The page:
Newswise — LOS ANGELES – Cedars-Sinai neuroscientists have uncovered processes involved in how the human brain creates and maintains short-term memories. “This study is the first clear demonstration of precisely how human brain cells work to create and recall short-term memories,” said Ueli Rutishauser, PhD, associate professor of Neurosurgery in the Cedars-Sinai Department of Neurosurgery and the study’s senior author. “Confirmation of this process and the specific brain regions involved is a critical step in developing meaningful treatments for memory disorders that affect millions of Americans.” The study’s findings, published online Feb. 20 and in the April print edition of Nature Neuroscience, involve a type of brain cell, called a persistently active neuron, that is vital for supporting short-term memory. Results indicate that this specific type of neurons remain active for several seconds when a person is required to memorize an object or image and recall it at a later time. The findings reveal critical new information on how the human brain stores and maintains short-term memories – the ability to remember ideas, thoughts, images and objects during a time frame of seconds to minutes. Short-term memory is essential for making decisions and mental calculations. “Because impaired short-term memory severely weakens someone’s ability to complete everyday tasks, it is essential to develop a better understanding of this process so new treatments for memory disorders can be developed,” said Jan Kamiński, PhD, a neuroscientist at Cedars-Sinai and lead author of the study. Researchers found persistently active neurons in the medial frontal lobe as well as the medial temporal lobe. The neurons remained active even after the patient stopped looking at an image or object. Until now, the medial temporal lobe was thought to be involved only in the formation of new long-term memories. Now, however, the new findings show that both areas of the brain are critical for maintaining short-term memory and rely upon the ongoing activity of the neurons for memorization. During the study, a team of Cedars-Sinai neurosurgeons implanted electrodes to precisely locate the source of seizures in 13 epilepsy patients. Investigators then studied the electrical activity of individual neurons while patients performed a memory test. During the test, patients viewed a sequence of three images, followed by a two-to-three-second delay. Then patients were shown another image and were asked to decide whether they had previously seen the image. “A surprising finding of this new study is that some of the persistently active neurons were only active if the patient memorized a specific image,” Kamiński said. “For example, the researchers discovered a neuron that reacted every time the patient memorized an image of Han Solo, a character in the movie Star Wars, but not any other memory.” Another key finding of the study was a correlation between the strength of the neurons’ activity and the ability to later make use of the memory. “We noticed that the larger the increase in activity, the more likely the patient was to remember the image. In contrast, if the neuron’s activity was weak, the patient forgot the image and thus lost the memory,” said Adam N. Mamelak, MD, professor of Neurosurgery, director of Functional Neurosurgery at Cedars-Sinai and a co-author of the study. Keith L. Black, MD, chair of the Department of Neurosurgery at Cedars-Sinai, said the breakthrough can be credited to the partnership between neurosurgery and neurology clinicians working with neuroscientists. “This unique collaboration allows us to discover the mechanisms of memory in the human brain,” Black said. “This is key for moving closer to finding treatments for memory disorders, epilepsy and other diseases.” Rutishauser said a next step is understanding how multiple areas of the brain work together to support short-term memory. “Now that specific neurons that support short-term memory have been discovered, we have a way to study their interaction systematically,” he said. Other Cedars-Sinai study contributors included Jeffrey Chung, MD, director of the Epilepsy Program and the Neurophysiology Laboratory; and Shannon Sullivan, research associate. Ian Ross, MD, a neurosurgeon at Huntington Memorial Hospital also contributed. This work was supported by National Science Foundation grant 1554105, National Institute of Mental Health grant R01MH110831, the McKnight Endowment Fund for Neuroscience, a NARSAD Young Investigator grant from the Brain & Behavior Research Foundation (23502), and the Pfeiffer Foundation. # # #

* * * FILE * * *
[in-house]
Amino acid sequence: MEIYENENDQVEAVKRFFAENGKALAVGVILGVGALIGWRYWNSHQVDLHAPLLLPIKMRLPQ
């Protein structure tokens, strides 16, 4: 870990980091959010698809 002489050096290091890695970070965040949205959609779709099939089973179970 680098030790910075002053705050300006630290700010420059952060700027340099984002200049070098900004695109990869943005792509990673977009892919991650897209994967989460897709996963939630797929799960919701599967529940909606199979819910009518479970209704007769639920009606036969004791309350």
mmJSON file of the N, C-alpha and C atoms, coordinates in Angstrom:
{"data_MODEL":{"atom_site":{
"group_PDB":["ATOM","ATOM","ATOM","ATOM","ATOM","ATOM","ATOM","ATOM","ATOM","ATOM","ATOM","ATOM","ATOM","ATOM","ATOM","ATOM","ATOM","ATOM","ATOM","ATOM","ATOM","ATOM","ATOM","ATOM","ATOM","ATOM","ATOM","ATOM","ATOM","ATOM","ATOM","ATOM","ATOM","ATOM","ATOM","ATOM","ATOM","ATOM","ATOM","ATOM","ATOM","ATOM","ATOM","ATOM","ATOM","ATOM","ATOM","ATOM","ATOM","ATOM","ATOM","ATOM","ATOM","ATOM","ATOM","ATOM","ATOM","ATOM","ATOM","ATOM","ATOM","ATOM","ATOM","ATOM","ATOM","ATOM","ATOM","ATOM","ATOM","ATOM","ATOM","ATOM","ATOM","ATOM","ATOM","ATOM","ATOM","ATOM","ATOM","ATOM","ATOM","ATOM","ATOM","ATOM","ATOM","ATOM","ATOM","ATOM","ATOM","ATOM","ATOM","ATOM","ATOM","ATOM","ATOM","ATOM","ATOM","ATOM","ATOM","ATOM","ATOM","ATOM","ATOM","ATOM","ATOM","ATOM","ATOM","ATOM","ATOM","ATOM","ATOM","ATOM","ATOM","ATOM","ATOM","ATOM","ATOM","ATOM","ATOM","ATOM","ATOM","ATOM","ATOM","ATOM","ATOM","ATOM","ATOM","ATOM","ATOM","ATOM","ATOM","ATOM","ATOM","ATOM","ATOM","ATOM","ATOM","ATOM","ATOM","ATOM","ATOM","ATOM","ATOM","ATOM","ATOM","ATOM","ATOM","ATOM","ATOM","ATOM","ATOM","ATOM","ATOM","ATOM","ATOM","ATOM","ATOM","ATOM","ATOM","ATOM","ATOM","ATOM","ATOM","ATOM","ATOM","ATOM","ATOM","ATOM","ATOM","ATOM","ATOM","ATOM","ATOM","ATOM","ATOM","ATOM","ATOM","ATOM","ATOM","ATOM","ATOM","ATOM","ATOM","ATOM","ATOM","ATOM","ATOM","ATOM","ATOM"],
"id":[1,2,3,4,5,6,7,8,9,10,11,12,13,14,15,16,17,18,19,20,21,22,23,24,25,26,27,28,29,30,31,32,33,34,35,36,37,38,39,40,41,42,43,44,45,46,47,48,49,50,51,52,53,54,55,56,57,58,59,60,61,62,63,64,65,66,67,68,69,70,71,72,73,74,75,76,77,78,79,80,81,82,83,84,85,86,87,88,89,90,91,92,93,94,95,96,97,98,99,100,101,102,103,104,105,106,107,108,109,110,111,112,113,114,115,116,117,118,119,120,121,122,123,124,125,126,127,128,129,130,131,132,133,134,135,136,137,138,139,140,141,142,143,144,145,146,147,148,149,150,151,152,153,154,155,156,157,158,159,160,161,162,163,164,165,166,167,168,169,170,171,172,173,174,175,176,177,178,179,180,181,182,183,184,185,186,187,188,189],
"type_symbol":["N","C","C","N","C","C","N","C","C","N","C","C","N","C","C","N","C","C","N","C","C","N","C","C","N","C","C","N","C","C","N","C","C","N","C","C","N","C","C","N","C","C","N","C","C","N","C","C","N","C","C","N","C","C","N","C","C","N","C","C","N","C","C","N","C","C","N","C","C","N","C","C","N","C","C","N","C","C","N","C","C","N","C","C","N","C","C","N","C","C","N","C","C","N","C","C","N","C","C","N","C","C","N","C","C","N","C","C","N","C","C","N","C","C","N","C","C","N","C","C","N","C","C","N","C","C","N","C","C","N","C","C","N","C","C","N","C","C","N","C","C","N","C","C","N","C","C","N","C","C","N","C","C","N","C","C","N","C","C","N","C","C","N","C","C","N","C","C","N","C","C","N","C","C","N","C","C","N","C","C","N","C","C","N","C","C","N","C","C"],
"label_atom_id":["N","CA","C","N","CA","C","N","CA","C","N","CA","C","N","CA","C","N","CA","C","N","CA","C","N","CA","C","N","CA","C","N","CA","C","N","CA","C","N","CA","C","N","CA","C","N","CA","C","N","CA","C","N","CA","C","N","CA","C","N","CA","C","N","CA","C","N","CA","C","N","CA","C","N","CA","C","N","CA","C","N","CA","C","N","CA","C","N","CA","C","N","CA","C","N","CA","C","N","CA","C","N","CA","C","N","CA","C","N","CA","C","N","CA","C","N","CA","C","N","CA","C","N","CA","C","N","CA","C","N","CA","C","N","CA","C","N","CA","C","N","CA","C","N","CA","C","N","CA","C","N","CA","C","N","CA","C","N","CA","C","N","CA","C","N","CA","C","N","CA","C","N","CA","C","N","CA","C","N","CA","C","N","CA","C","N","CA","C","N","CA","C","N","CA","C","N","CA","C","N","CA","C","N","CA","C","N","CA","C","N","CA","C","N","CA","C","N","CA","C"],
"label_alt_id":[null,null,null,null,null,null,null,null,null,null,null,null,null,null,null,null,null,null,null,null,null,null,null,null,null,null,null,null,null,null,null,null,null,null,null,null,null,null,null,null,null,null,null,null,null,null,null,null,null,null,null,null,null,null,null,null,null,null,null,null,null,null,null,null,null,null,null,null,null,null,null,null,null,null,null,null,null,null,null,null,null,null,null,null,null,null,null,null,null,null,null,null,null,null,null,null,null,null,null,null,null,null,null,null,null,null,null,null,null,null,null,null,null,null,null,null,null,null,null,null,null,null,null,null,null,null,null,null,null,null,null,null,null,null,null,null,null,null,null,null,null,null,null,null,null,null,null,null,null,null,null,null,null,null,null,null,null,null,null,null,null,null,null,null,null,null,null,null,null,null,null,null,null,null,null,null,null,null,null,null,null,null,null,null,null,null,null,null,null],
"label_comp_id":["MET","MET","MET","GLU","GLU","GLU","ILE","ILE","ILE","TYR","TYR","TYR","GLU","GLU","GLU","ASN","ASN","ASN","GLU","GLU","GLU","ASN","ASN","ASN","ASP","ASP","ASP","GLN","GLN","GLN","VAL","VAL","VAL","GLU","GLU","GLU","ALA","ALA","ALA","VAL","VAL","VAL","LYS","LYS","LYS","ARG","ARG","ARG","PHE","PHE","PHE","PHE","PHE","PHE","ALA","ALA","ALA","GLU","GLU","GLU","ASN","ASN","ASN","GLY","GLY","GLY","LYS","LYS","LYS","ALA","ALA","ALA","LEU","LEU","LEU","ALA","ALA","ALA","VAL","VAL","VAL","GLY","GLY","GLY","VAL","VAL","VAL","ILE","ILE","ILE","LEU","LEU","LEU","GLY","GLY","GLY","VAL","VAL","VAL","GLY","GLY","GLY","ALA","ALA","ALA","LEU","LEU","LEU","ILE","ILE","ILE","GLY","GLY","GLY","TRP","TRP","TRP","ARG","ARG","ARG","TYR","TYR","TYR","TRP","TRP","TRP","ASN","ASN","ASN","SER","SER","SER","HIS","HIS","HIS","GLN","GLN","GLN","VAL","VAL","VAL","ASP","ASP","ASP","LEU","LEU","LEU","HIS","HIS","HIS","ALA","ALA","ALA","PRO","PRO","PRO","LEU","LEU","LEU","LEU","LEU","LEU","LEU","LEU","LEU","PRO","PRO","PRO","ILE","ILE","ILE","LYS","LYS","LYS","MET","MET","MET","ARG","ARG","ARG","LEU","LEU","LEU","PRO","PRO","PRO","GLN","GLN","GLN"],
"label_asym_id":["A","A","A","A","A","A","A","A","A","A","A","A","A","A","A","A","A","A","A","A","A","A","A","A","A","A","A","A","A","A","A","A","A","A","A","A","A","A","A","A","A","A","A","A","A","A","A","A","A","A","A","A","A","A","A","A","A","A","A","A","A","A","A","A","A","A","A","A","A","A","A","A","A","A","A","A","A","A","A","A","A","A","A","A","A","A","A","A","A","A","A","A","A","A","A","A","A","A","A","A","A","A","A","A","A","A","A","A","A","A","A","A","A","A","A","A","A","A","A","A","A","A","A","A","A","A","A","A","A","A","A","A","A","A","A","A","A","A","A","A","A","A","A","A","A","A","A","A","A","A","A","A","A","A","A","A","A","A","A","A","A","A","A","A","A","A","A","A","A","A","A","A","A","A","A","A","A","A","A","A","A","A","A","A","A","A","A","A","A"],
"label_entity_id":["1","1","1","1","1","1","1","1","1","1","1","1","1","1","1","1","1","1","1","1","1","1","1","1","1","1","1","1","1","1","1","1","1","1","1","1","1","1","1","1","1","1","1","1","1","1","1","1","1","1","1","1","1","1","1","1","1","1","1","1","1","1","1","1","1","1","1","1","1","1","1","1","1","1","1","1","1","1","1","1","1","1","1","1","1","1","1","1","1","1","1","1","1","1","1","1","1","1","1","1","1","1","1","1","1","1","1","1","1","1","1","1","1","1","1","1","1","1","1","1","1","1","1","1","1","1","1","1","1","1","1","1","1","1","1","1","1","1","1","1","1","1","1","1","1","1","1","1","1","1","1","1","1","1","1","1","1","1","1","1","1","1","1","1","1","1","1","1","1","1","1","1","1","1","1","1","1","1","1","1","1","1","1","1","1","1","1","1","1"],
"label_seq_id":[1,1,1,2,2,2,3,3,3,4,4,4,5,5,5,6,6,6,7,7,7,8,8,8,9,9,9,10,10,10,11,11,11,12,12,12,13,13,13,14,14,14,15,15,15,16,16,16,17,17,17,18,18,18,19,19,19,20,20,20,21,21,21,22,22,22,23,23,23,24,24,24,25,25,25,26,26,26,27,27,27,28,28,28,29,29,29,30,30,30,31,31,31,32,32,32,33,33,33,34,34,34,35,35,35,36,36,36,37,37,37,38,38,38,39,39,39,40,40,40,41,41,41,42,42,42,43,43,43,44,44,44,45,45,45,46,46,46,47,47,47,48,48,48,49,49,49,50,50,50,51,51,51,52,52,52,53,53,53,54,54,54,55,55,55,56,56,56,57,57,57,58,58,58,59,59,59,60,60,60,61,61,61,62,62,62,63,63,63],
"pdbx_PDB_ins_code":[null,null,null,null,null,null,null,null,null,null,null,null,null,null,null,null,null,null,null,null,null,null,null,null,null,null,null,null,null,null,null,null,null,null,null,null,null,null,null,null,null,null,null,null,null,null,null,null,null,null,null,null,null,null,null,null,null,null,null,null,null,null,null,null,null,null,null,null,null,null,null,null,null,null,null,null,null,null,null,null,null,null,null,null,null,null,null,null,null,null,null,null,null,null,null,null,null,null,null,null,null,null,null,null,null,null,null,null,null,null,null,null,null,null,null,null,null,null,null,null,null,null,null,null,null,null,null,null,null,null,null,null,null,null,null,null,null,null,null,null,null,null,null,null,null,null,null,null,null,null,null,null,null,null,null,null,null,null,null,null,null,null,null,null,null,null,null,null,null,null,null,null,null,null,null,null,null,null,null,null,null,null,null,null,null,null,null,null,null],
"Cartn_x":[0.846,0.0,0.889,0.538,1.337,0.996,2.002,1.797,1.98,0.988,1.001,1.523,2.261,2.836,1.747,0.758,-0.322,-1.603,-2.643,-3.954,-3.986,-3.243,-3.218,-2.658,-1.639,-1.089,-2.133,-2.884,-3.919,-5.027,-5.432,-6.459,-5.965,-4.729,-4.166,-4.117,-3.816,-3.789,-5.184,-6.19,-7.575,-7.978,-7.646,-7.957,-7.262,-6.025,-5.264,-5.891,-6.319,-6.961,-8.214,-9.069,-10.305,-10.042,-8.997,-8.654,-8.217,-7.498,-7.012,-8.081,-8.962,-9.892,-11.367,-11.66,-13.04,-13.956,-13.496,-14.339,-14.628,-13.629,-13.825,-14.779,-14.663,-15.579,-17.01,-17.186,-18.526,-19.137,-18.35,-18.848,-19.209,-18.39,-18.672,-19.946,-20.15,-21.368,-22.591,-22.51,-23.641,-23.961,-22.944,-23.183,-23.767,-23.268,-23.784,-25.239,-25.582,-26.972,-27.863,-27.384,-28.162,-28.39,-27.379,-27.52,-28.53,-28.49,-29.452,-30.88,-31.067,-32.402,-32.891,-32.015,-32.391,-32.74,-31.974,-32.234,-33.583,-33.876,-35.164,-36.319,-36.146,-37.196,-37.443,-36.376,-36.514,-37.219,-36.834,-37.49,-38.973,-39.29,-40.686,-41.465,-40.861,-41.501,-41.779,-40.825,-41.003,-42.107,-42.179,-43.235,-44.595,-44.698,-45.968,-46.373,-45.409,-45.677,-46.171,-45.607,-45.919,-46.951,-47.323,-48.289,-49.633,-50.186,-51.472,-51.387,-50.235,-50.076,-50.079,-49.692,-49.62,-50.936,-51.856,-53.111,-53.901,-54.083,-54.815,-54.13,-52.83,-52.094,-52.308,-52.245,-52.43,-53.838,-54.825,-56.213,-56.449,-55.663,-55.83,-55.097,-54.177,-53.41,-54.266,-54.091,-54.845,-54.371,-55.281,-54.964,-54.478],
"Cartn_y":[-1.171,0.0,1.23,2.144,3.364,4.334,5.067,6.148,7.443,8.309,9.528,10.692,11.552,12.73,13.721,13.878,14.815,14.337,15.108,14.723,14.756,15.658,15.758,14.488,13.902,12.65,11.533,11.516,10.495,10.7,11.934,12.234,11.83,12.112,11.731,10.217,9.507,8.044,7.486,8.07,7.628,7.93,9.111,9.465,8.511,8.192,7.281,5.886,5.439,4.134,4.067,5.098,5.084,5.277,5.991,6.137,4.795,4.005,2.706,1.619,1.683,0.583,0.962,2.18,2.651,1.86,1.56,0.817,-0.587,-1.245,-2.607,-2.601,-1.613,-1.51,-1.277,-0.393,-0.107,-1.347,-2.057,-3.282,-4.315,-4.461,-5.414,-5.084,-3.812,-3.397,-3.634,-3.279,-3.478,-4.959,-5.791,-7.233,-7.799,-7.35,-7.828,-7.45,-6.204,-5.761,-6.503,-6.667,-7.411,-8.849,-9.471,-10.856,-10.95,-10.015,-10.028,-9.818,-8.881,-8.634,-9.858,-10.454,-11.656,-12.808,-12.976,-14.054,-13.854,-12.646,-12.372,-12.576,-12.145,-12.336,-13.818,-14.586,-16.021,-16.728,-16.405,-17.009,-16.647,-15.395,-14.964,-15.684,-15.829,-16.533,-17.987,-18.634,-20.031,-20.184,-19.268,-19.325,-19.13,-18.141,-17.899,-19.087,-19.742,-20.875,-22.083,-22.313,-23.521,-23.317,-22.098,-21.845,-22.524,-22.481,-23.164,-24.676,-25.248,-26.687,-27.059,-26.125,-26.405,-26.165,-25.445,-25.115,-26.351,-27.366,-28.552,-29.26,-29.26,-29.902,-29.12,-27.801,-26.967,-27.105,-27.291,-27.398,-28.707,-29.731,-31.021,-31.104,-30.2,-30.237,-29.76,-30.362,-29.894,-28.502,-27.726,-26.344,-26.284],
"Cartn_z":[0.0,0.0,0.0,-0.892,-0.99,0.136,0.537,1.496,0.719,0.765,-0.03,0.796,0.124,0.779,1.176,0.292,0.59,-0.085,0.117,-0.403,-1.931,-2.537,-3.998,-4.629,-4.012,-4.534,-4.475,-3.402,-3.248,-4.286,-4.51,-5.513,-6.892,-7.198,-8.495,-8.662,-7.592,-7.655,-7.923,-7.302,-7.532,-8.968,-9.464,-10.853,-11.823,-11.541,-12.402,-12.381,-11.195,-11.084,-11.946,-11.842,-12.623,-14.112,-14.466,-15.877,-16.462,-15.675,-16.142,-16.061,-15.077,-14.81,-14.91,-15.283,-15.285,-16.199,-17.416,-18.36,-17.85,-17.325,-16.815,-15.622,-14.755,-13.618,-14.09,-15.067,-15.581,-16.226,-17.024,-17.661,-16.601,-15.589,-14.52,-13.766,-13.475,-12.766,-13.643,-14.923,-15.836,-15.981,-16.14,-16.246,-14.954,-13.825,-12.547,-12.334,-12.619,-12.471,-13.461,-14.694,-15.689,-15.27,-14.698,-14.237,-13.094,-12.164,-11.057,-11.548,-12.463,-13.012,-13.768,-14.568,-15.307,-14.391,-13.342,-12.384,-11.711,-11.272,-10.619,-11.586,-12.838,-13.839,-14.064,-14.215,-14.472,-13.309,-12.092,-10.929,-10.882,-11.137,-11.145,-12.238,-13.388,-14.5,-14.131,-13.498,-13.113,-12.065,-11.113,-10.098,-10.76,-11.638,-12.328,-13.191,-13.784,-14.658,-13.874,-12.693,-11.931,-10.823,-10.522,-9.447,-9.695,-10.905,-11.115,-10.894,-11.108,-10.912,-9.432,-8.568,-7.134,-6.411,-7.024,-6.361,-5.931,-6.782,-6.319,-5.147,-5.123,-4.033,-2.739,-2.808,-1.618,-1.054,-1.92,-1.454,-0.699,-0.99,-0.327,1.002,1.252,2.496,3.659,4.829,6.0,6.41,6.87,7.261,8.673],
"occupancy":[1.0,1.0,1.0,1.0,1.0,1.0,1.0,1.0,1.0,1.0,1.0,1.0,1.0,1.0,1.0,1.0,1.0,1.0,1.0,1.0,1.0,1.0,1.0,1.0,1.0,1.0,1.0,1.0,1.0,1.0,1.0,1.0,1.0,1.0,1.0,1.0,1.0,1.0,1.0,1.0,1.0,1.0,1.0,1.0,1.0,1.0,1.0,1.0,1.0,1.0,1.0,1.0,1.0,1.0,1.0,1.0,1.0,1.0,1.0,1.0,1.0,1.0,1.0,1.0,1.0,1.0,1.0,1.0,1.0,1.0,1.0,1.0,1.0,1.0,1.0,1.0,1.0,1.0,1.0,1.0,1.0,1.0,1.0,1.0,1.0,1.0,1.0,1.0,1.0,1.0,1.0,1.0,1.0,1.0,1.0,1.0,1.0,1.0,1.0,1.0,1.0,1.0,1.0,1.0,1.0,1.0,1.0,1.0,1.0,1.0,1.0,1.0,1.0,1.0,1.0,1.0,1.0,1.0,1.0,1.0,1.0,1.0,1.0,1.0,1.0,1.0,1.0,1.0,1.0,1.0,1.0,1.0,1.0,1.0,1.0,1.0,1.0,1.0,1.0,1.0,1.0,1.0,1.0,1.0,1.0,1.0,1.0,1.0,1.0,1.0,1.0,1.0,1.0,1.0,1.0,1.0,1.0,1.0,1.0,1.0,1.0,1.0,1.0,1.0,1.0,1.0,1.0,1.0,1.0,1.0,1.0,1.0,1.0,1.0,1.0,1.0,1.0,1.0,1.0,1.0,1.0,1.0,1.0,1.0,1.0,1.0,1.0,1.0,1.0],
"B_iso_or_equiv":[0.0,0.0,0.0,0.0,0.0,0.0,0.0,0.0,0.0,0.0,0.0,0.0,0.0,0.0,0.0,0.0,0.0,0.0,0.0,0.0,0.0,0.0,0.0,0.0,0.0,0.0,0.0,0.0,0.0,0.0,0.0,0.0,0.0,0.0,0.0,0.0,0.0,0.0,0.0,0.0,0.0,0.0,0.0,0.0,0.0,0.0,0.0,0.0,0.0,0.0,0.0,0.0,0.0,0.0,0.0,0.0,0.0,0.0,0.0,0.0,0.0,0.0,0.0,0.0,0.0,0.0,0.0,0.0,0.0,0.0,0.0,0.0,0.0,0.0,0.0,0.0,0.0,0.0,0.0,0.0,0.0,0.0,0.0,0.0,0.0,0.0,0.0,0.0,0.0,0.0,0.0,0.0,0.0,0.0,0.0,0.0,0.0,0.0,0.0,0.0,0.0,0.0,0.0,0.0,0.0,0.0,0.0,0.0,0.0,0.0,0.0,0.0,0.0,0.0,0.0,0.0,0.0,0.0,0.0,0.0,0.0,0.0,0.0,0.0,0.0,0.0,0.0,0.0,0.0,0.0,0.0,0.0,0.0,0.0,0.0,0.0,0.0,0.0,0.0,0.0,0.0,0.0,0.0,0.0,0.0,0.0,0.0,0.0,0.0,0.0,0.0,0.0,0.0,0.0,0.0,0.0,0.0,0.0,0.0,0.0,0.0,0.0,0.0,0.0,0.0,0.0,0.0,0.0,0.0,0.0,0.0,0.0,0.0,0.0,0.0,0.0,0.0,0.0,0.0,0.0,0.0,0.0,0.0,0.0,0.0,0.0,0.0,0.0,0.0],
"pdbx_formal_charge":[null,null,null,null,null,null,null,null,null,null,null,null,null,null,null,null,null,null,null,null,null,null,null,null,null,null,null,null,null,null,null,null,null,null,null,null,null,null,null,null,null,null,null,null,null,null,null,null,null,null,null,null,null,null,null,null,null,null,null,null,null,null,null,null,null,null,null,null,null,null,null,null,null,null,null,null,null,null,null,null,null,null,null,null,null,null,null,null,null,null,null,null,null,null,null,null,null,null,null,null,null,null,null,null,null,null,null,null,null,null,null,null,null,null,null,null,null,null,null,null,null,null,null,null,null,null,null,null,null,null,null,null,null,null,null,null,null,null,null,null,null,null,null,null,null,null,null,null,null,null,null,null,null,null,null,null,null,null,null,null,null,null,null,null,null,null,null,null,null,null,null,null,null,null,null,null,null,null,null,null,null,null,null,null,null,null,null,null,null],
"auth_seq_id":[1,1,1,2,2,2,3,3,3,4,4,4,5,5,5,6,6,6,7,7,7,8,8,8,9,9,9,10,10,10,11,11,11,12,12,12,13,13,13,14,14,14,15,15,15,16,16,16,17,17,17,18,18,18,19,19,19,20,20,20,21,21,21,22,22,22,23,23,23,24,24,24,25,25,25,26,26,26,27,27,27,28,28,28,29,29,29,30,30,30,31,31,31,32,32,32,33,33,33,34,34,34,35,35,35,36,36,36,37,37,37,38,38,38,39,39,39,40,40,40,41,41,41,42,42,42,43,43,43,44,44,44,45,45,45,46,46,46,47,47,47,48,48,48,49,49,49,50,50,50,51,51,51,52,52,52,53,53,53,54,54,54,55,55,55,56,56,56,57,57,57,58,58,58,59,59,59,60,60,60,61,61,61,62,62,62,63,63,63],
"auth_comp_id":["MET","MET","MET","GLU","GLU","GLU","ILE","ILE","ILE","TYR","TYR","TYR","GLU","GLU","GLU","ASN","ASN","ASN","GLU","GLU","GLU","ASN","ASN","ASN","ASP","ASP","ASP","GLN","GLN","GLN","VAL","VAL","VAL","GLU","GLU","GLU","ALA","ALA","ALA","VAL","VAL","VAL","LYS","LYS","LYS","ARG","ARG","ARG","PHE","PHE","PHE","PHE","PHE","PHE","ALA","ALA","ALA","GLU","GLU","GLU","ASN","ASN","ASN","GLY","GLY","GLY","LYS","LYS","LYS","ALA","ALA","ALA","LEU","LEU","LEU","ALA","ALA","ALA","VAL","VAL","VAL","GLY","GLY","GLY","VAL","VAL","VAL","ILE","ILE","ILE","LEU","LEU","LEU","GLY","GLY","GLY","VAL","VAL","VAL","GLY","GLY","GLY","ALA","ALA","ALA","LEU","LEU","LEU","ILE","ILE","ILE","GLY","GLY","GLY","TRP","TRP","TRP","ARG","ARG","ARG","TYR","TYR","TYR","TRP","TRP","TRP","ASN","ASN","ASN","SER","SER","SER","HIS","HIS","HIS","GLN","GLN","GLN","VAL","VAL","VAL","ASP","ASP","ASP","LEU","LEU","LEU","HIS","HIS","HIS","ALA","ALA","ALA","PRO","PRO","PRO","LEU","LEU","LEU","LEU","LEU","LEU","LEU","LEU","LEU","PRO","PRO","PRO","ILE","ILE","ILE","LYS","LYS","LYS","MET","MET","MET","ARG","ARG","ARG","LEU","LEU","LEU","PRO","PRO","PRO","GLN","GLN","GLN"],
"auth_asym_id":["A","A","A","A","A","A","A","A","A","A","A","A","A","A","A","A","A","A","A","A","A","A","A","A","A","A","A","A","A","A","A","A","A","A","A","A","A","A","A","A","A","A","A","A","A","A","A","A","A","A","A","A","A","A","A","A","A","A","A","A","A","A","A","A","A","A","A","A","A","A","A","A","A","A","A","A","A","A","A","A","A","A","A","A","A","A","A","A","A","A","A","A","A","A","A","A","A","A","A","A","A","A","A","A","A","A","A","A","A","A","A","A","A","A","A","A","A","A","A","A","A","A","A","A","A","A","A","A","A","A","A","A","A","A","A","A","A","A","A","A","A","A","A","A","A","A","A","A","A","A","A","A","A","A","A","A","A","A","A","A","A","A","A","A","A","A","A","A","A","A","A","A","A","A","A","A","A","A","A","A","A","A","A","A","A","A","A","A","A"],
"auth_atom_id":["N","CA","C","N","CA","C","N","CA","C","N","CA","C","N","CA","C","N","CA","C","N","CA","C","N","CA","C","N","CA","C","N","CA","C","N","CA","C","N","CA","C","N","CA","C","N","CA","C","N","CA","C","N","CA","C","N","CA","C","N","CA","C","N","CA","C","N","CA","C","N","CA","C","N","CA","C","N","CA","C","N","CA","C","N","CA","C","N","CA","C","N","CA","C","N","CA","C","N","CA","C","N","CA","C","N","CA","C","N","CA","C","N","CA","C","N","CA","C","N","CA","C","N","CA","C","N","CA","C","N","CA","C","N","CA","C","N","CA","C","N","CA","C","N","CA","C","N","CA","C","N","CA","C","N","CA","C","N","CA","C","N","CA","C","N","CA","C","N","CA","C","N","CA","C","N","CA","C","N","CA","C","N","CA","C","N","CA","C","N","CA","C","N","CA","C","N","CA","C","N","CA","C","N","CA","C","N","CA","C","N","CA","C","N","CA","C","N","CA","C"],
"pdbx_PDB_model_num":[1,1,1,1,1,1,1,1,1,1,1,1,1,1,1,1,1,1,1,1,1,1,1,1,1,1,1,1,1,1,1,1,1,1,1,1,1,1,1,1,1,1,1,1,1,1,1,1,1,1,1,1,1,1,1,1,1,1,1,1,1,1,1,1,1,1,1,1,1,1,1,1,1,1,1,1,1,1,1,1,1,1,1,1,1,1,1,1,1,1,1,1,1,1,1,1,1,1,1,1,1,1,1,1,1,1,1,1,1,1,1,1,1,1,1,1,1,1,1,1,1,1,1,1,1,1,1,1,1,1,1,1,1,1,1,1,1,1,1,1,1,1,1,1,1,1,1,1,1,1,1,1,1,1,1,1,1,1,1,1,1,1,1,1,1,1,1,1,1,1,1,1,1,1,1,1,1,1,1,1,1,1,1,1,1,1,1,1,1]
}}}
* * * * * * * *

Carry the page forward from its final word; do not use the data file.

NEW APPROACH TO CERVICAL CANCER CARE IN BOTSWANA CUTS LAG TIME BETWEEN TREATMENT AND DIAGNOSIS IN HALF